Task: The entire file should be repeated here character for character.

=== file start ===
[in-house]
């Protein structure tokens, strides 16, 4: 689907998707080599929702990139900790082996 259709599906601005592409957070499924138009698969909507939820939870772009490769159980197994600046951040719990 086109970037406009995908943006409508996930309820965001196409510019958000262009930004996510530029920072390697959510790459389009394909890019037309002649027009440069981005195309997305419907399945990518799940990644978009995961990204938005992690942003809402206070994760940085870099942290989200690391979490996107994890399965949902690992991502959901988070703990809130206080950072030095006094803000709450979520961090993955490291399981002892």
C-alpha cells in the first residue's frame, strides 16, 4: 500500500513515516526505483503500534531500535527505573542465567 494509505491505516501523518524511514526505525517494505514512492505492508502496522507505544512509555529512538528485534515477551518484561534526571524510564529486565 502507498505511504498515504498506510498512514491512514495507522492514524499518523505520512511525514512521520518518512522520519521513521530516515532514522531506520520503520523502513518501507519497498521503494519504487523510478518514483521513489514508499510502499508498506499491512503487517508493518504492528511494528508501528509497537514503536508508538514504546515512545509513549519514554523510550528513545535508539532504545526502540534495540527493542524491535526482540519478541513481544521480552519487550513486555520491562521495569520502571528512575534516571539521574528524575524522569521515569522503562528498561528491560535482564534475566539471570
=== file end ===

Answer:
[in-house]
């Protein structure tokens, strides 16, 4: 689907998707080599929702990139900790082996 259709599906601005592409957070499924138009698969909507939820939870772009490769159980197994600046951040719990 086109970037406009995908943006409508996930309820965001196409510019958000262009930004996510530029920072390697959510790459389009394909890019037309002649027009440069981005195309997305419907399945990518799940990644978009995961990204938005992690942003809402206070994760940085870099942290989200690391979490996107994890399965949902690992991502959901988070703990809130206080950072030095006094803000709450979520961090993955490291399981002892």
C-alpha cells in the first residue's frame, strides 16, 4: 500500500513515516526505483503500534531500535527505573542465567 494509505491505516501523518524511514526505525517494505514512492505492508502496522507505544512509555529512538528485534515477551518484561534526571524510564529486565 502507498505511504498515504498506510498512514491512514495507522492514524499518523505520512511525514512521520518518512522520519521513521530516515532514522531506520520503520523502513518501507519497498521503494519504487523510478518514483521513489514508499510502499508498506499491512503487517508493518504492528511494528508501528509497537514503536508508538514504546515512545509513549519514554523510550528513545535508539532504545526502540534495540527493542524491535526482540519478541513481544521480552519487550513486555520491562521495569520502571528512575534516571539521574528524575524522569521515569522503562528498561528491560535482564534475566539471570